The godfather of comedy looks back on a lifetime of laughs

The godfather of comedy looks back on a lifetime of laughs

LOS ANGELES — The godfather of comedy has a few secrets to share: First, he never intended to become the godfather of comedy, never had any idea how to accomplish the feat and, a half-century later, isn’t quite sure how he did it.

When Budd Friedman opened a dingy brick-walled nightclub called The Improvisation on the edge of New York’s theatre district in 1963, there were no other major comedy clubs to speak of in the U.S. Stand-up comics were generally relegated to playing small coffeehouses, telling mother-in-law jokes at summer resorts or keeping audiences entertained between strip shows.

There are comedy clubs across the country now, and in Friedman’s just-published memoir, “The Improv: An Oral History of the Comedy Club That Revolutionized Stand-Up,” generations of comedians from Jay Leno to Jimmy Fallon give the author the lion’s share of the credit.

“Budd Friedman is one of the greatest influences in comedy ever. Bar none. He changed pop culture forever,” Fallon says in the book co-authored by Friedman and veteran entertainment journalist Tripp Whetsell.

To hear Friedman tell it, changing comedy’s direction was about the last thing the former ad man set out to do.

“It was a complete fluke. I wanted to be a theatrical producer,” he said during a recent phone interview.

So he opened an after-hours club in a section of midtown Manhattan that although dicey was within walking distance of Broadway’s theatre district. He figured he’d bring in some aspiring singers and pianists, serve food and wait for deep-pocketed, hungry people leaving those Broadway shows to wander in.

At least one would surely decide to bankroll a show the distinguished-looking fellow wearing the monocle wanted to produce. (He wouldn’t tell them he wore the monocle only because it was too difficult to read receipts in his darkened club.)

Most of the singers and pianists, save for Bette Midler and Barry Manilow, never caught on. But the comics poured in from the coffeehouses and began getting on stage.

Richard Pryor was one of the first to come through the door, followed soon after by George Carlin. Rodney Dangerfield wandered in drunk one night and bombed, then returned sober the next, killed and was quickly hired as the emcee.

It was the dawn of a decade of tumult that marked the Civil Rights Era, political assassinations, escalation of the Vietnam War and other events that provided endless amounts of dark humour.

“I think the time was just right for it,” Friedman muses now.

It quickly became clear that the Improv was the place to express that dark humour — often in the most colorful language people like Carlin or Pryor could manage. Friedman might advise them to swear a little less, but he instituted no real restrictions. Of course, he didn’t pay them either.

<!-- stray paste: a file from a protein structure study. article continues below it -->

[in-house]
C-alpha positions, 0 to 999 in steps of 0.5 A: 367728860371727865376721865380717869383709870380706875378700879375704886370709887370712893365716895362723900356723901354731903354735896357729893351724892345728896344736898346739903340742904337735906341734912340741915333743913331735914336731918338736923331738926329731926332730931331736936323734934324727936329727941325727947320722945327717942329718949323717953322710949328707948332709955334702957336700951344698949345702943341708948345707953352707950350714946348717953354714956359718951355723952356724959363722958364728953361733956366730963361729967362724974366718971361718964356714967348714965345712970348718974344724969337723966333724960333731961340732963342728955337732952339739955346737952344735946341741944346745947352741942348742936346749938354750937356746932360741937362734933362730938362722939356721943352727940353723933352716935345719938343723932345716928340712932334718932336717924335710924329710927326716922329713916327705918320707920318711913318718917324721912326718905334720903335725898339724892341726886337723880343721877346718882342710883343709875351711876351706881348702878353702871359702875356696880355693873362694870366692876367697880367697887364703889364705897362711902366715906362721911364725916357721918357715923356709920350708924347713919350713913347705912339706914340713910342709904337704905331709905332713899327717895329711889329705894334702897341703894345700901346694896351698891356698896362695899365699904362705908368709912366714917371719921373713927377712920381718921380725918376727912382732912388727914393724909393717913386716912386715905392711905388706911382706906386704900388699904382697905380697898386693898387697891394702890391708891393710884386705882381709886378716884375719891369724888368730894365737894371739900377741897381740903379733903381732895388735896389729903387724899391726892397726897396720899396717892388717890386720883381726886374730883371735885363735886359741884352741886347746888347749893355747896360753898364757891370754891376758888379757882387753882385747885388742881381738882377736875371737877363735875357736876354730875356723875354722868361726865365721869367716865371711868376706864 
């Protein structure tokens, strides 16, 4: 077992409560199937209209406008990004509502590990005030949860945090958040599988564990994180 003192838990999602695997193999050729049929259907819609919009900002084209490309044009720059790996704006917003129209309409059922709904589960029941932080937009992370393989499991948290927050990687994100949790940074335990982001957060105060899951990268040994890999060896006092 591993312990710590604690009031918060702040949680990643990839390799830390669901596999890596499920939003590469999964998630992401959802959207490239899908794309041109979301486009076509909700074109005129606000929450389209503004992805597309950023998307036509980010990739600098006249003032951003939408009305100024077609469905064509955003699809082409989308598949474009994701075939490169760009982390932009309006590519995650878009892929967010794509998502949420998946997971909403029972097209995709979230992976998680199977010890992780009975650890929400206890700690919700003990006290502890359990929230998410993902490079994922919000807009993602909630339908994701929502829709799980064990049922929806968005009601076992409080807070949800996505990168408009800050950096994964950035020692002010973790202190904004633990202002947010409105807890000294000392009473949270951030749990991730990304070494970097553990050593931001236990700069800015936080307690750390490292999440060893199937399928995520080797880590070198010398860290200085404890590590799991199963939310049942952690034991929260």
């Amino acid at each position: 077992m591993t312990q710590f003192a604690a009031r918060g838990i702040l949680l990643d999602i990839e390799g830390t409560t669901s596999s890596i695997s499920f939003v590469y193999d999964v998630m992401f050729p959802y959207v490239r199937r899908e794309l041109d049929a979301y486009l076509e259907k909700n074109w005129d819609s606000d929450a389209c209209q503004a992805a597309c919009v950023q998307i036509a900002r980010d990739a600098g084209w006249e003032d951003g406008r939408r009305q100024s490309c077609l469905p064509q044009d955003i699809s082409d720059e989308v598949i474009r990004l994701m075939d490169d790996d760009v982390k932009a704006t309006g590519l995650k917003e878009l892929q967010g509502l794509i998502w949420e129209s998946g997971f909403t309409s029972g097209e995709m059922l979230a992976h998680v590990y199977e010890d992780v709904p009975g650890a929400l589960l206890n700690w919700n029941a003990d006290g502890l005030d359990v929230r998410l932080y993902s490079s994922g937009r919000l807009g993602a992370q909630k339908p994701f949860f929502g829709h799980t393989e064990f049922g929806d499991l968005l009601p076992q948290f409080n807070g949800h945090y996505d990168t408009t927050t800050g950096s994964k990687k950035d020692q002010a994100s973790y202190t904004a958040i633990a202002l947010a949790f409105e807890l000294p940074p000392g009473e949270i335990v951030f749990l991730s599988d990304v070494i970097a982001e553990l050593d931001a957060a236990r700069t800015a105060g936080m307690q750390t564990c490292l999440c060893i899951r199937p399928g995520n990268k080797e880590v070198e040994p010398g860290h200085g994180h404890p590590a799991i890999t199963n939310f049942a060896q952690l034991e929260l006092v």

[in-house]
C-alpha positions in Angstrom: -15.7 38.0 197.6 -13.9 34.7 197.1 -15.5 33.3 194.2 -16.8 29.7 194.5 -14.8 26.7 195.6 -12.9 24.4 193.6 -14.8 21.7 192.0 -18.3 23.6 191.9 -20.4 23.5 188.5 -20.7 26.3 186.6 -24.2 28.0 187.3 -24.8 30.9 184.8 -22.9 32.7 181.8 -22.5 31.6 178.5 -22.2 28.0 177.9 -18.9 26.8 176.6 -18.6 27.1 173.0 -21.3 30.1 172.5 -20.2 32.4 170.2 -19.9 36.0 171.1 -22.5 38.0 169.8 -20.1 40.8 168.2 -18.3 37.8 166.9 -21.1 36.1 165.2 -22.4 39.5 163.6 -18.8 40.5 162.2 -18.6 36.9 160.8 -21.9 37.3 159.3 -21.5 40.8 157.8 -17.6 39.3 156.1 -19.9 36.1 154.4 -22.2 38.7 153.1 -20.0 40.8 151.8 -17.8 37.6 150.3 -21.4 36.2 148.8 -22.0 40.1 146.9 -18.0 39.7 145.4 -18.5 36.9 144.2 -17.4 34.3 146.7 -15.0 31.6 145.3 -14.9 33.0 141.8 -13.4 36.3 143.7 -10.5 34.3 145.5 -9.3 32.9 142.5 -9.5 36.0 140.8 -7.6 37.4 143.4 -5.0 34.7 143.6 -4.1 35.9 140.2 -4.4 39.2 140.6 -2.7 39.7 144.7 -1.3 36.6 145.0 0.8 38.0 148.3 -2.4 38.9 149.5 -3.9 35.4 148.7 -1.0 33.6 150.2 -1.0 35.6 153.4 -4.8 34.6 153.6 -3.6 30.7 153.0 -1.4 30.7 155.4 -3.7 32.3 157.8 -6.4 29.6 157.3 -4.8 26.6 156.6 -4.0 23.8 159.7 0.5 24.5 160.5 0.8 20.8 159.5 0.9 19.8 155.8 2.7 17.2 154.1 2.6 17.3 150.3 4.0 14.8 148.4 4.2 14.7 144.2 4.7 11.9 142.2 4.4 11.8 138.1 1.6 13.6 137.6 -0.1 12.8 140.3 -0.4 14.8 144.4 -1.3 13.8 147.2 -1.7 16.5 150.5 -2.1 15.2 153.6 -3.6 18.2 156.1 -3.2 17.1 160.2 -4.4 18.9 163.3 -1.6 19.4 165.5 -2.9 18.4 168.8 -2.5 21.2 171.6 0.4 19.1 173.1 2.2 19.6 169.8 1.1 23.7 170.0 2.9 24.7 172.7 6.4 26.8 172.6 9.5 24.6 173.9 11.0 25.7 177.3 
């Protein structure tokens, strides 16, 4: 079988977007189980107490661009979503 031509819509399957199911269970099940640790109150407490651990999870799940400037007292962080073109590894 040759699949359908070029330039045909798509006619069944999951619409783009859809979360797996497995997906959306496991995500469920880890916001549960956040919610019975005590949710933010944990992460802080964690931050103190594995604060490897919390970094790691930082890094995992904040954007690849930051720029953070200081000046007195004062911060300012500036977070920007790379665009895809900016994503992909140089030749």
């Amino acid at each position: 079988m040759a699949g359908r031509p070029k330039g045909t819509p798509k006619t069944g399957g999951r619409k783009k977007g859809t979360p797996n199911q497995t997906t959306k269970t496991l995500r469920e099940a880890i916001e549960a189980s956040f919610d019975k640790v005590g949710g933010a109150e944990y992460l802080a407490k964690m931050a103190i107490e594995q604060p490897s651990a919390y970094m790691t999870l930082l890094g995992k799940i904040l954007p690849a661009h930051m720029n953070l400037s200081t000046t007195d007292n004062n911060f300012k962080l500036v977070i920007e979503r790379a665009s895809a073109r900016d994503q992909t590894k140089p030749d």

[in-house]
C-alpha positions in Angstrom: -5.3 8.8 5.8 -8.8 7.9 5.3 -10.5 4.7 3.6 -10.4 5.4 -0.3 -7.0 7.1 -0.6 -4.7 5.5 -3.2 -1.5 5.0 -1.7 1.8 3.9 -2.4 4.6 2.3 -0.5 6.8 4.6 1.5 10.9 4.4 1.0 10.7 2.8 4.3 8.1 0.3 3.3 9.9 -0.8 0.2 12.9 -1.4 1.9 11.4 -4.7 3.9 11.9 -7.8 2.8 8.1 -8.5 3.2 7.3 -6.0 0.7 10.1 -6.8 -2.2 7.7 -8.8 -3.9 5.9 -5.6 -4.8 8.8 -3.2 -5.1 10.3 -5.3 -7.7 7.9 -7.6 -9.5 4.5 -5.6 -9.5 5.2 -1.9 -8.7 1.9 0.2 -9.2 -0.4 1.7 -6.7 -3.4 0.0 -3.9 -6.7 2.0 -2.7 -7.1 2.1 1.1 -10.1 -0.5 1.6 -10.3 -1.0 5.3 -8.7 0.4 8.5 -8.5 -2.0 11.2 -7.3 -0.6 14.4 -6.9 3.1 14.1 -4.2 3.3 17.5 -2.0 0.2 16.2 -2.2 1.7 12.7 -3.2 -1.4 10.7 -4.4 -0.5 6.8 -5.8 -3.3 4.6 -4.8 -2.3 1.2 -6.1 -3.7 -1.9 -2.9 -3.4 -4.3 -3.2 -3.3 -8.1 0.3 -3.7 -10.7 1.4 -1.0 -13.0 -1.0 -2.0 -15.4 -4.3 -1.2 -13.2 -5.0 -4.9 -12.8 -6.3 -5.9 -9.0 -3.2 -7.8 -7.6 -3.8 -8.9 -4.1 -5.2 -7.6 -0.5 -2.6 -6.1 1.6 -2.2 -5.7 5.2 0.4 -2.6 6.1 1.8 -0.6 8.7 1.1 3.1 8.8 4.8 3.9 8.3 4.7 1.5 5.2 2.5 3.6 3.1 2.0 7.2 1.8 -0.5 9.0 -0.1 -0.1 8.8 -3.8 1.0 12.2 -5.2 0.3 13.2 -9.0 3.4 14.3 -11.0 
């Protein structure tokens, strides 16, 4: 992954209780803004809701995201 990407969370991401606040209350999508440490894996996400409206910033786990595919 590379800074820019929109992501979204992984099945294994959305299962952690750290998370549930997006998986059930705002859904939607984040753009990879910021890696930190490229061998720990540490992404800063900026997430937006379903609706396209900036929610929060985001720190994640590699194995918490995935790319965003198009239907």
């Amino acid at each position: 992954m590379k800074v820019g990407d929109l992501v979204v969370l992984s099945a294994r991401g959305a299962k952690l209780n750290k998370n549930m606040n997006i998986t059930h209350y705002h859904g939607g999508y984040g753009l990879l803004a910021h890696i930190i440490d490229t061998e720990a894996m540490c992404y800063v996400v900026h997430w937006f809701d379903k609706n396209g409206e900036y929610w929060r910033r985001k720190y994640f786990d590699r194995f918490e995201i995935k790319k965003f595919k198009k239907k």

“I went in there on open mic night. I didn’t even know it was called that. It was probably called ‘Bring some friends and buy some booze night,’” recalls Richard Lewis, who most recently can be seen playing a comical version of himself on Larry David’s long-running pseudo-reality sitcom “Curb Your Enthusiasm.”

To Lewis’ surprise, Friedman came on stage after that first set, put his arm around him and, in a voice the comedian recalls sounding like that of the Greek god Zeus, declared he’d found the hottest young comic of 1971.

“Afterward I said to Budd, ‘What does this mean?’ He says, ‘It means you can come here any night that you want and work for free.’ I went, ‘Wow, I can work for free!’

“But I was ecstatic,” Lewis added more seriously during a recent interview. “Budd stands as the godfather of comedy. He really was that important of a figure. Everybody had to go through that club if they wanted to make it.”

As the ’60s melded into the ’70s, ’80s and ’90s, they kept coming: Leno, Billy Crystal, Lily Tomlin, Jerry Seinfeld, Adam Sandler.

Now 85 and slowed by a recent stroke that has lowered the volume of that Zeus-like voice, the semi-retired Friedman says he still enjoys catching a new act.

In his book, he recounts a colorful life by any measure: Born Gerson Friedman and nicknamed Budd in childhood, he lost his father at age 5 to a blood infection and years later nearly lost his own life during the Korean War. Carried off the battlefield wounded, he says he saw dead soldiers lying all around him.

His New York Improv closed in 1992, years after it had been surpassed in importance by the one he opened in Hollywood in 1978 and that almost immediately burned down. Andy Kaufman and Robin Williams hosted fundraisers to keep him afloat until it reopened. Since then Friedman has added nearly two dozen franchised Improvs across the country.

There was never any secret formula to finding the comics for them, he says. All they had to do was be funny.

“I picked only the right guys,” he says, adding, “There were some that got away.”

Asked who, he struggles to name one.

The thing is, he says, if someone didn’t make him laugh, he forgot their name.

“So if they got away, I guess I don’t know who got away,” he says, laughing.

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